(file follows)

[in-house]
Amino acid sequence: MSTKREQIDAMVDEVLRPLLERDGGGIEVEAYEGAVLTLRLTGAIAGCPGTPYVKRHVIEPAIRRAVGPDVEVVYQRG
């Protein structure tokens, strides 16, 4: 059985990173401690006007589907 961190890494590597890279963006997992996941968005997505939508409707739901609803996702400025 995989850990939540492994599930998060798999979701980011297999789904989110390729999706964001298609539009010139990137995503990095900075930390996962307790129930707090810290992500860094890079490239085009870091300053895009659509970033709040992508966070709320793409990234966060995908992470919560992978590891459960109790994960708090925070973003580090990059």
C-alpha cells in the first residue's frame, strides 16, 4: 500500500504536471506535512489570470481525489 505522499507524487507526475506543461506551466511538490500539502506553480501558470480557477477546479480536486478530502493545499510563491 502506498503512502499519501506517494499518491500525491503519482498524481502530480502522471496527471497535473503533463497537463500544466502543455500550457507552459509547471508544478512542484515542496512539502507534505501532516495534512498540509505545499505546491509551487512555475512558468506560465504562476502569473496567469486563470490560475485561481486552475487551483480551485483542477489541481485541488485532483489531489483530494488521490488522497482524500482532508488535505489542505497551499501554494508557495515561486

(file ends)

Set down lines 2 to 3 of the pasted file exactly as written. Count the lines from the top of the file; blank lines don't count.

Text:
Amino acid sequence: MSTKREQIDAMVDEVLRPLLERDGGGIEVEAYEGAVLTLRLTGAIAGCPGTPYVKRHVIEPAIRRAVGPDVEVVYQRG
């Protein structure tokens, strides 16, 4: 059985990173401690006007589907 961190890494590597890279963006997992996941968005997505939508409707739901609803996702400025 995989850990939540492994599930998060798999979701980011297999789904989110390729999706964001298609539009010139990137995503990095900075930390996962307790129930707090810290992500860094890079490239085009870091300053895009659509970033709040992508966070709320793409990234966060995908992470919560992978590891459960109790994960708090925070973003580090990059």